My 62 99 has the rear brake drum lever below the spindle, have seen a few with it above, which way is ‘correct’ please
At about that time the lever was changed to place it above the spindle. This is alleged to be to avoid some types of silencer. But the lever sideways offset was also increased to make the rod avoid the bottom of the shock absorber, and that means the later one bends the back plate so the shoes don't match the drum as well under load and the brake is less effective. So unless you regularly burn your fingers when you adjust your rear brake, I'd leave well alone.
Hi. I believe that only the 650SS had the brake rod going ‘uphill‘ from the foot pedal to the brake plate. The operating lever that attaches to the brake rod on the brake plate are also different for the two options.
My 1960 99 has a downward pointing brake rod (like your one has currently) and I know that‘s correct for my bike. I can’t see your one being any different considering only a couple of years apart.
... that my 1965 650SS has the 'uphill' brake rod. When I was rerfurbing it, I saw that most of the bikes I saw had 'downhill' brake rods and changed mine thinking it was wrong, but it didn't line up properly, so I returned it to uphill.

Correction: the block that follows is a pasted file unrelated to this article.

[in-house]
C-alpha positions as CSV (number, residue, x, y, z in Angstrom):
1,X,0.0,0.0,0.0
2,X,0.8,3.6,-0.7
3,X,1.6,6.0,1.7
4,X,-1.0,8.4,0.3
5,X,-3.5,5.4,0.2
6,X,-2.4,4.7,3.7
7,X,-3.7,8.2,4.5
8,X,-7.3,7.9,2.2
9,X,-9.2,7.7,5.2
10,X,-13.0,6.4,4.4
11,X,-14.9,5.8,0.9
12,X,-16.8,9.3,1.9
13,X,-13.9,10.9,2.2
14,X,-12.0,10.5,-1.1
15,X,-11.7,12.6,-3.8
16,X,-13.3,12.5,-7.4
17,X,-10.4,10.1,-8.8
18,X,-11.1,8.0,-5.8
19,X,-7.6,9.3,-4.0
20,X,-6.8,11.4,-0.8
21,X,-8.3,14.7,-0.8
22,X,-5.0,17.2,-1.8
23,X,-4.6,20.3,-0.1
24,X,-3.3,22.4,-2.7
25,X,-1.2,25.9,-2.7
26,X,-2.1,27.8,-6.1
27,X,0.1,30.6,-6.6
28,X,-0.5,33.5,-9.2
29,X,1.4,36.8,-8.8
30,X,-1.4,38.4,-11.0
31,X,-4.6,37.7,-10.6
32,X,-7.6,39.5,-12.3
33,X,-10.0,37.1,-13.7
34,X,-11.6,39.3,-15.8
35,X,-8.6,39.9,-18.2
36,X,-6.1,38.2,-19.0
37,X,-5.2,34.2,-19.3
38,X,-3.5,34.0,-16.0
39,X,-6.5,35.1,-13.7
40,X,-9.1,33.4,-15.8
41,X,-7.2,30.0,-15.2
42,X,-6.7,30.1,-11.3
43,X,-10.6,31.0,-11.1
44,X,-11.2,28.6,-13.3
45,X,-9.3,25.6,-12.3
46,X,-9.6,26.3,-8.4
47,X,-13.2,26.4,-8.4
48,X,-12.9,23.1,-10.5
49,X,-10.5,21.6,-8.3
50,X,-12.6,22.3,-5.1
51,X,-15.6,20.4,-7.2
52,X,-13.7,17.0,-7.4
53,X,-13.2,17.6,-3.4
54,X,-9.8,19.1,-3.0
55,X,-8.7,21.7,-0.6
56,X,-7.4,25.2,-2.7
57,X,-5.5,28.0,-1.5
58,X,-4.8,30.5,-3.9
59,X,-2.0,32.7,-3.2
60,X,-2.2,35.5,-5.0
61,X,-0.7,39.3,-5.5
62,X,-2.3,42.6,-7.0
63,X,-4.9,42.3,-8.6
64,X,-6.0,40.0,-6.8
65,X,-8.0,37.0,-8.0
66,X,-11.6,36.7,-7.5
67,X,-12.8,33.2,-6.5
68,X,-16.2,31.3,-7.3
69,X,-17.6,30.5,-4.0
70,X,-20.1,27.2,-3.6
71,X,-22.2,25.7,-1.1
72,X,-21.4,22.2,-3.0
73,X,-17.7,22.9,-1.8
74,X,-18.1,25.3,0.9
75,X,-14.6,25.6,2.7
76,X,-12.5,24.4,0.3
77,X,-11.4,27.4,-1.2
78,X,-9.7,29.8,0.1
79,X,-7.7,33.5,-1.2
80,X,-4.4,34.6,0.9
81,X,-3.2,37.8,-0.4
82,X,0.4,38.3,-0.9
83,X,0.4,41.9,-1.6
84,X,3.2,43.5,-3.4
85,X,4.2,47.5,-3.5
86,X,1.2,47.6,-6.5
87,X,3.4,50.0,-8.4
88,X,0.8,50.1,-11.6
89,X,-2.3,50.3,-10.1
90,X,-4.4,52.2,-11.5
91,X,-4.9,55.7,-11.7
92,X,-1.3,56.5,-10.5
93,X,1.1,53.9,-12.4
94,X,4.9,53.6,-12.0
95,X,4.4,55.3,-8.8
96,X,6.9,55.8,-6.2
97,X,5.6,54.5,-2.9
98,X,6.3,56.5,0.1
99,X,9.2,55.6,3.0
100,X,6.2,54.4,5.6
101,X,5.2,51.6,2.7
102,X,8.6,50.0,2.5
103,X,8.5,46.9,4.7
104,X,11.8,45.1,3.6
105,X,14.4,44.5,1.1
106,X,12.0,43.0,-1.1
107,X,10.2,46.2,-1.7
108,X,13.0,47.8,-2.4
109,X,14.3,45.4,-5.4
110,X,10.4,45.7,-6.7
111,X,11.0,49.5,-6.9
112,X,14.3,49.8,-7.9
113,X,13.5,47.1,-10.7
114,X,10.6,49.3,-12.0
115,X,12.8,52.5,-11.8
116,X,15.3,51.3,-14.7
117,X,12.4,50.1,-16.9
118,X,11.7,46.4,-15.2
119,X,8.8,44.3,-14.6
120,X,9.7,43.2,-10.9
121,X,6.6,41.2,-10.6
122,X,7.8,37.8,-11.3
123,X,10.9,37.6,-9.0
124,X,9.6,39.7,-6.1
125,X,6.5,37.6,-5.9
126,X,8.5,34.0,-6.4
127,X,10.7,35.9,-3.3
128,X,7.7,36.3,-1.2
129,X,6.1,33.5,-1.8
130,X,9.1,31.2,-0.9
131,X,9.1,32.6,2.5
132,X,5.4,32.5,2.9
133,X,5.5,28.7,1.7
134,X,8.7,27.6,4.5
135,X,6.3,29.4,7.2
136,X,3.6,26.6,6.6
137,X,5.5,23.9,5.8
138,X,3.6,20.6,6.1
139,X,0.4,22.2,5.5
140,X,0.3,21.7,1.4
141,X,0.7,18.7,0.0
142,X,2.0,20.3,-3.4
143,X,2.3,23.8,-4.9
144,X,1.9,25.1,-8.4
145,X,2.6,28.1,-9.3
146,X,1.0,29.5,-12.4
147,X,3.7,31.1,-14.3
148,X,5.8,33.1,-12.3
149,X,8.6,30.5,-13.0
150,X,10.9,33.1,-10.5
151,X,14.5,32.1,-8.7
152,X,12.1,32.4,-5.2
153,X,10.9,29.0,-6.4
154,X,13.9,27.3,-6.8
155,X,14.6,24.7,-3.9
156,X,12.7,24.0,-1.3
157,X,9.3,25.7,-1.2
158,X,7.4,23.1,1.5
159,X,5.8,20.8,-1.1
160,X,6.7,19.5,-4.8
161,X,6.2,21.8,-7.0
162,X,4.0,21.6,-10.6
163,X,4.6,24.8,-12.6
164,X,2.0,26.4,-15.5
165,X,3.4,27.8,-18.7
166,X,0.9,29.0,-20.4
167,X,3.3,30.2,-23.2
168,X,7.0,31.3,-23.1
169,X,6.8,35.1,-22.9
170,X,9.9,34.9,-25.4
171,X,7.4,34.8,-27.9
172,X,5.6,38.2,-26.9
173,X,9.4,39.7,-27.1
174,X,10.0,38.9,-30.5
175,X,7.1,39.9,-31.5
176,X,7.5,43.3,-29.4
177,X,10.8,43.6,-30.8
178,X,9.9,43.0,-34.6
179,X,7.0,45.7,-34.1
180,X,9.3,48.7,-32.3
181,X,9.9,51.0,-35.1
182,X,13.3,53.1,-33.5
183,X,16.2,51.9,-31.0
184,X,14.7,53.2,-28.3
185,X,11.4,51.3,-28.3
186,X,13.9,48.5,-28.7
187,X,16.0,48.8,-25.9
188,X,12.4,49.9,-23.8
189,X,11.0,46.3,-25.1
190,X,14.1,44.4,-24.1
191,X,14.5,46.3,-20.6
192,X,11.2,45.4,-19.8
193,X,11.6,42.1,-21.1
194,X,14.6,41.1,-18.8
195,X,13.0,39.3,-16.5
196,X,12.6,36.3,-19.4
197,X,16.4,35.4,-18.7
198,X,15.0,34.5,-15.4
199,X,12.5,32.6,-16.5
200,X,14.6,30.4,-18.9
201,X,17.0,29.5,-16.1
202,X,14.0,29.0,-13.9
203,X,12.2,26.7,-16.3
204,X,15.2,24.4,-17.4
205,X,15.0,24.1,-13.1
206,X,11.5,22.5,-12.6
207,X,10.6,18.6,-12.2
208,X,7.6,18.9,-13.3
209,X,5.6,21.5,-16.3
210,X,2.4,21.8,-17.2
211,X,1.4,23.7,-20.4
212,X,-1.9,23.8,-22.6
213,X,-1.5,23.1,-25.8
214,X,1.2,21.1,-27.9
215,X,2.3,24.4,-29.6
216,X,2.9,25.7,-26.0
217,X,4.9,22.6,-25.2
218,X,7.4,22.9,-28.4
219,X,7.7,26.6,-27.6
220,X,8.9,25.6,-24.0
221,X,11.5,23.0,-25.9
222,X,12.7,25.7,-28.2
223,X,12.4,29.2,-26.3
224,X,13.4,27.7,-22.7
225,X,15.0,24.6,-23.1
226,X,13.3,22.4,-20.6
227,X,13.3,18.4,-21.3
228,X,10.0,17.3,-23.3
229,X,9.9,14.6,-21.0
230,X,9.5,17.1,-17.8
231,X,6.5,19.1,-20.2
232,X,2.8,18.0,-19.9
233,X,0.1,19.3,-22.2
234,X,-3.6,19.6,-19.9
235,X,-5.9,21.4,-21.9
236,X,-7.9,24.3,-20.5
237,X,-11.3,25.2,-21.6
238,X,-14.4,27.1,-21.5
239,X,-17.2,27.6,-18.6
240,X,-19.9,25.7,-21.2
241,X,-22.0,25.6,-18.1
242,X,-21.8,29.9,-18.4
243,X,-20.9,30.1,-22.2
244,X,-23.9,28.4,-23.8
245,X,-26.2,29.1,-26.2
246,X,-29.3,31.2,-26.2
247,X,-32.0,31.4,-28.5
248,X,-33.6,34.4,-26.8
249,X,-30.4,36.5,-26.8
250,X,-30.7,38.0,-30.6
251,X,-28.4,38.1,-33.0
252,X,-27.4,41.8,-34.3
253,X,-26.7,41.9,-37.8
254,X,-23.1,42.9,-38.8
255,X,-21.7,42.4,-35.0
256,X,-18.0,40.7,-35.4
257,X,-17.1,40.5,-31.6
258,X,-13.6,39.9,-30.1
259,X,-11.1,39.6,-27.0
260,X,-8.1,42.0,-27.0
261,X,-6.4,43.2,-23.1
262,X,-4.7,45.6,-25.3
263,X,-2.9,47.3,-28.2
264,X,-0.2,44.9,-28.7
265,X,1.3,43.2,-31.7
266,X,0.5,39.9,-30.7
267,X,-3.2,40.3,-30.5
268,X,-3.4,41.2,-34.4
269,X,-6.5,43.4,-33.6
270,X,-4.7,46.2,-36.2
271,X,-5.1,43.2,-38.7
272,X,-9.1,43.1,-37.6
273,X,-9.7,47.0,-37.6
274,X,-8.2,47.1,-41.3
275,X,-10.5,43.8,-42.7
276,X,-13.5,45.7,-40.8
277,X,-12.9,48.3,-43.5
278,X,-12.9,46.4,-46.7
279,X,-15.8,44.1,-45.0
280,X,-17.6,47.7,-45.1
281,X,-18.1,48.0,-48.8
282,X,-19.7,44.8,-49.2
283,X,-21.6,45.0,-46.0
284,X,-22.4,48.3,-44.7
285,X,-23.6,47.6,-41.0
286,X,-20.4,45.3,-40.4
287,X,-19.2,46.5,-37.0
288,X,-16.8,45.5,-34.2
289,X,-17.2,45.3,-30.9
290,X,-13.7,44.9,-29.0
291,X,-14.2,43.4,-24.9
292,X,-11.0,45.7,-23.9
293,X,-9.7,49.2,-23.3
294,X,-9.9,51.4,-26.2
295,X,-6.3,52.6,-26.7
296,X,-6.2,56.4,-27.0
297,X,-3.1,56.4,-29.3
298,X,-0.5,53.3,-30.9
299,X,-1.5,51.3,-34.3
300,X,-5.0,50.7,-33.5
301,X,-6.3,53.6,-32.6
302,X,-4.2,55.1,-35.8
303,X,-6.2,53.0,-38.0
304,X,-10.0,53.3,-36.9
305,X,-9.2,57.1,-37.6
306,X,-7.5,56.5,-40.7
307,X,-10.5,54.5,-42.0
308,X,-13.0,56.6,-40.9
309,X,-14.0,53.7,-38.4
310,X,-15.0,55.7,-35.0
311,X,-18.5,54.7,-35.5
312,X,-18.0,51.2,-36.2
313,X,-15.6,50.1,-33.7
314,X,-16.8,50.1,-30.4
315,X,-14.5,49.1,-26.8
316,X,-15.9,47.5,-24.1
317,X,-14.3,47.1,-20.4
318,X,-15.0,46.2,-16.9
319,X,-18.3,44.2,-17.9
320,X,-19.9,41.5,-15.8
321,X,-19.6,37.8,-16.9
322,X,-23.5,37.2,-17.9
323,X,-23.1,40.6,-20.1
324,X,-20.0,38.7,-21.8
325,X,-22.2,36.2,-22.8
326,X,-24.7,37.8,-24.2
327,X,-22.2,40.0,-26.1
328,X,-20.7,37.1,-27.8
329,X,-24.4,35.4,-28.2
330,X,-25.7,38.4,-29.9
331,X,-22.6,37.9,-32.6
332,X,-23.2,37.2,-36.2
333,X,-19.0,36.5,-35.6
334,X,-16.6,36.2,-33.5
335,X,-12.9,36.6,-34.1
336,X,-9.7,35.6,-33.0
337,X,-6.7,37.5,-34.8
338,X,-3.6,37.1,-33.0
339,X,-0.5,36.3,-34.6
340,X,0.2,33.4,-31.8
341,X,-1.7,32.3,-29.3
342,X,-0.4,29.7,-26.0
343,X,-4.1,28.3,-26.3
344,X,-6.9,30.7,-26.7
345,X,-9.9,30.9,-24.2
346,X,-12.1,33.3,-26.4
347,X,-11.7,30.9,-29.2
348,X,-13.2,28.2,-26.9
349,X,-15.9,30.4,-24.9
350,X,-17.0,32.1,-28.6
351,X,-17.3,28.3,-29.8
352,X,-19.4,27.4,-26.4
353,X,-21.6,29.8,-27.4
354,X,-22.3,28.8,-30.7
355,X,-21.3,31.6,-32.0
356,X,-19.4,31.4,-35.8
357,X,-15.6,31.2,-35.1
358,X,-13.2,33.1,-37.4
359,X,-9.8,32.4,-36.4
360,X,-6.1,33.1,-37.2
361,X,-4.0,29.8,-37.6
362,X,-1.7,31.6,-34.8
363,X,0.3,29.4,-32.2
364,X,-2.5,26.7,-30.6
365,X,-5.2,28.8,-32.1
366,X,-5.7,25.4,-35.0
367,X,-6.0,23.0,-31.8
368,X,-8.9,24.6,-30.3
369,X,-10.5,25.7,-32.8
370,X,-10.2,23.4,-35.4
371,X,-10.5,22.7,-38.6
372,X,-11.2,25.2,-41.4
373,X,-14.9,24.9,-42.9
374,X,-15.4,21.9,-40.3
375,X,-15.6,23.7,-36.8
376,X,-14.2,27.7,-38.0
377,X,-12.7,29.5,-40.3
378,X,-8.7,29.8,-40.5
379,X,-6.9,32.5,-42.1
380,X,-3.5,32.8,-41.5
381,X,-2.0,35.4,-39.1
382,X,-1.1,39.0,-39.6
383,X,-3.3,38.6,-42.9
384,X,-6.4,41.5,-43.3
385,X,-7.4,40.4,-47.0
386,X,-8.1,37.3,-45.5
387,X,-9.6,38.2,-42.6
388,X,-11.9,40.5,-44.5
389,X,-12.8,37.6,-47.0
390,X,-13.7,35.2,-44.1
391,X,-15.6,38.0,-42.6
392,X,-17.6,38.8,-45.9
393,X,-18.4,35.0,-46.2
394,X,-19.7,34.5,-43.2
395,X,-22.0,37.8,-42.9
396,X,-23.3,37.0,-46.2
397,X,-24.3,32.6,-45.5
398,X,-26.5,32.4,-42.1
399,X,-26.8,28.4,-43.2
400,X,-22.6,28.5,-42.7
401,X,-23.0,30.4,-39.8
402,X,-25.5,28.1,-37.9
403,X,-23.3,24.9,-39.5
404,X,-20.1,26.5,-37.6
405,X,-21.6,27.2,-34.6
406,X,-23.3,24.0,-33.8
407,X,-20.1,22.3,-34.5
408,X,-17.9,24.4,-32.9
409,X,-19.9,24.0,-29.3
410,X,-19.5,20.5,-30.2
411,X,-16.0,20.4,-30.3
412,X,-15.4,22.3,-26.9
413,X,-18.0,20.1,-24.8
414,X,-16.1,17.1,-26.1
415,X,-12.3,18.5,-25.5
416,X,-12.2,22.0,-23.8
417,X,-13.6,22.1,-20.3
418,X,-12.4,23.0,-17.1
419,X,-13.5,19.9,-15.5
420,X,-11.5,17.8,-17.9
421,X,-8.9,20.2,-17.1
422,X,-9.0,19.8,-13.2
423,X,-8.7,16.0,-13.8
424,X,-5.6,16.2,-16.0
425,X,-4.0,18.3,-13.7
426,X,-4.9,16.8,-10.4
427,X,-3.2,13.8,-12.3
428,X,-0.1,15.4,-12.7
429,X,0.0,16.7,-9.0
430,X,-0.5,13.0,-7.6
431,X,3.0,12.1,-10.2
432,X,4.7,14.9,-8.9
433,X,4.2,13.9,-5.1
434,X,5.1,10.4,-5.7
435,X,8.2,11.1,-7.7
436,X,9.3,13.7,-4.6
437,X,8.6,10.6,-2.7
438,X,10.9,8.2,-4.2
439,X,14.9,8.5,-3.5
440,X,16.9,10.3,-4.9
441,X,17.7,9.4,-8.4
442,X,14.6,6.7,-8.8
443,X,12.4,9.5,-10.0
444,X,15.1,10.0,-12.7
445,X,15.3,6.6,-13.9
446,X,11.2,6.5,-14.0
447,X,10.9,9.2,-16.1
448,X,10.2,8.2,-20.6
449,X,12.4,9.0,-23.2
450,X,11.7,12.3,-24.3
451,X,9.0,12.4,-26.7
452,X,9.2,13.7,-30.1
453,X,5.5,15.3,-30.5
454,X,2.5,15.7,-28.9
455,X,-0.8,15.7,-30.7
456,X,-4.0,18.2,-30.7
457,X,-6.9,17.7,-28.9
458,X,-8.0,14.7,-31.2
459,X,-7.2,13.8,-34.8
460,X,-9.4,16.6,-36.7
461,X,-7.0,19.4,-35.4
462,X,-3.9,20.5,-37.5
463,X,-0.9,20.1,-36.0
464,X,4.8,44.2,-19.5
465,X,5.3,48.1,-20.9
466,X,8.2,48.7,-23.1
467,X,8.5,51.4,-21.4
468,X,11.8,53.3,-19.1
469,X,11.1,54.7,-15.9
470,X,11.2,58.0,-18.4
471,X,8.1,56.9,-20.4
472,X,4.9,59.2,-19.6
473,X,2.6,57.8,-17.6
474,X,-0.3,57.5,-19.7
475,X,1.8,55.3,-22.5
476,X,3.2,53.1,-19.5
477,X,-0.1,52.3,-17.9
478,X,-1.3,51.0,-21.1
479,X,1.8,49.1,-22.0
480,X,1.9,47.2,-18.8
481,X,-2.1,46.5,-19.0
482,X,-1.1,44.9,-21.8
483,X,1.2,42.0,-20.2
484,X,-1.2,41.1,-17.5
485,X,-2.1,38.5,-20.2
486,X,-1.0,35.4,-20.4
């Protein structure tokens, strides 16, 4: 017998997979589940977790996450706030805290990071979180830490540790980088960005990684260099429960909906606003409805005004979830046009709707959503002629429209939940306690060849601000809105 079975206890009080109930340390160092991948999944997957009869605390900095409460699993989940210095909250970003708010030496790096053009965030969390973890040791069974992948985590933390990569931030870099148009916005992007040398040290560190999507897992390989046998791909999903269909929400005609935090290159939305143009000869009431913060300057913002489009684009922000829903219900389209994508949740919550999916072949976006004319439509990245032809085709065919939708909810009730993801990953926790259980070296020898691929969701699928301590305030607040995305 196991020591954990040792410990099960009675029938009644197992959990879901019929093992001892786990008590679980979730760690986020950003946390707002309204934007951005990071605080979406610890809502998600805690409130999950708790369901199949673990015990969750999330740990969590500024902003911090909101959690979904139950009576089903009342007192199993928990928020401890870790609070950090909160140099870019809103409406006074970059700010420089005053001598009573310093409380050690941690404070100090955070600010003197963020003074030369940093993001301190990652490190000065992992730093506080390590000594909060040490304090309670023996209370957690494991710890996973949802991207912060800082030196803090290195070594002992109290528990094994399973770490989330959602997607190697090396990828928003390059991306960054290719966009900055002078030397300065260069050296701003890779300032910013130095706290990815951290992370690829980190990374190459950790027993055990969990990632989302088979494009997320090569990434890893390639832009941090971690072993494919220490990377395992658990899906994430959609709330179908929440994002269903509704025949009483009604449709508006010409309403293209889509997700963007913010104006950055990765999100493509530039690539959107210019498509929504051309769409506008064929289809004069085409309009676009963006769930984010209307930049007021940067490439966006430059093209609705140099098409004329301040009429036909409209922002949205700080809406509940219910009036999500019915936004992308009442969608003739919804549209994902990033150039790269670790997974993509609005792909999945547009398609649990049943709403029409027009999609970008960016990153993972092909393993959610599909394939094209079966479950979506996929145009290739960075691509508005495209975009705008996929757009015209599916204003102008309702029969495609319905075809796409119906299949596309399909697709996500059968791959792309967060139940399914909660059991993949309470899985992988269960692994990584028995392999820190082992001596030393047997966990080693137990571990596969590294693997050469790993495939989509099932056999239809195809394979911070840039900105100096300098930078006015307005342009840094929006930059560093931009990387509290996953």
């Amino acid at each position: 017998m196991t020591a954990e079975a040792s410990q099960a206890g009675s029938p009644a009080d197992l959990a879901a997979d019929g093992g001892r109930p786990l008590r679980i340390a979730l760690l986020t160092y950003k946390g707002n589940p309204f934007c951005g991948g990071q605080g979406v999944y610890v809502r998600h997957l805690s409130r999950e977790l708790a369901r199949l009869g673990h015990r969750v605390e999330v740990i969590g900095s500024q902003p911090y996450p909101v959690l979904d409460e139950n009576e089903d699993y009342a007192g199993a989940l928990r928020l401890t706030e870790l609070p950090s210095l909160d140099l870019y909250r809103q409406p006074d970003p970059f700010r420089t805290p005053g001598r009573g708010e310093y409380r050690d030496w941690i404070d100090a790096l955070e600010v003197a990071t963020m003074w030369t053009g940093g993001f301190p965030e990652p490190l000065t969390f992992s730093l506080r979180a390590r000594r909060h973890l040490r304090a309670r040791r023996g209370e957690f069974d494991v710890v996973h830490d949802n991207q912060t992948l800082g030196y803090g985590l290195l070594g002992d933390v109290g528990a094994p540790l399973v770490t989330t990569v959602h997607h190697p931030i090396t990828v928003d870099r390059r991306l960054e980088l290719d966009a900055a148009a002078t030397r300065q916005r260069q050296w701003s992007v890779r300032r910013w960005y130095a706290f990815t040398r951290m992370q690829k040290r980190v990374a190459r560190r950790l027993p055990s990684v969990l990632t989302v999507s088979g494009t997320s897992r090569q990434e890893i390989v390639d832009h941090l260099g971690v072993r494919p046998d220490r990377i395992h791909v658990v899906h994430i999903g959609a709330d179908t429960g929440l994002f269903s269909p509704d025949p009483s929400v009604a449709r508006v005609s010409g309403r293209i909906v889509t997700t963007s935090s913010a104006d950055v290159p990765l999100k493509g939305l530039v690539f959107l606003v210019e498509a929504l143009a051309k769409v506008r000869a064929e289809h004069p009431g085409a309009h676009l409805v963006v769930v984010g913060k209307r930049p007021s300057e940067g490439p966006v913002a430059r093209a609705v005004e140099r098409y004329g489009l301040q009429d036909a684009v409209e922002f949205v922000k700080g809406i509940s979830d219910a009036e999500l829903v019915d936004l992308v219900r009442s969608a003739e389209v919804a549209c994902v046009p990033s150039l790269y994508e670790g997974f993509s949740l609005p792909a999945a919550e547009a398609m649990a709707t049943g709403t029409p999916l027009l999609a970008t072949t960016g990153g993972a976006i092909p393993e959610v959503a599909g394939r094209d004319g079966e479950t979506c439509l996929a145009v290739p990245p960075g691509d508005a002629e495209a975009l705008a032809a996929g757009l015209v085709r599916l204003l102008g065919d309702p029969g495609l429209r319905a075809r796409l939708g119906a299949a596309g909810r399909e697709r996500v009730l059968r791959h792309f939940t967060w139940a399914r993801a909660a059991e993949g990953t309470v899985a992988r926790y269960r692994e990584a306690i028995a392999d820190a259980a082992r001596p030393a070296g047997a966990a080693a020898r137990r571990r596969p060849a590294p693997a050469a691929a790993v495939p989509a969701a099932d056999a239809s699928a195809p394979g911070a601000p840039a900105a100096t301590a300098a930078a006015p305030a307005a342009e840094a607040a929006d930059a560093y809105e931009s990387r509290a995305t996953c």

I recall the late John Hudson once standing beside a bike at a meeting discussing the brake rod line and he finished with one of his more regular comments..."I shall never understand why Woolwich did that"
...also has a mix of up and down hill, and no exhaust to contemplate on the left side? I also thought mine was assembled wrongly, but attempting the swap over showed that it would not work with the components fitted.
hello answer both depends on the year and model my Norton Manxman are up ward facing and so is my Model 88 of 1954 vintage and a repatriated -export bike and has a racing history to her, in the USA yours anna j
One of my books (probably Bacon's 'Norton Twins Restoration') says one reason was because Americans liked bigger silencers. The Manxman silencer does not taper as soon towards the rear as the usual Dommie ones, so it would be more likely to be inconveniently close to the brake adjuster - hence the earlier change for the Manxman. Then, no doubt, they standardised over the range when they went to Plumstead. My 1963 one faces down but PO might have changed it. I'm not going to replace it, only to get a slightly inferior brake (allegedly).
The lever offset is greater on the upwards version so it twists the backplate more. And the slot in the lever is a different angle so the upwards lever doesn't fit facing down.
Bacon has two photos described as 1962 '650SS'. The one on the street has the upwards lever, and the one on the racetrack has the downwards lever. Which seems entirely logical (although of course the track bike might not have been new...)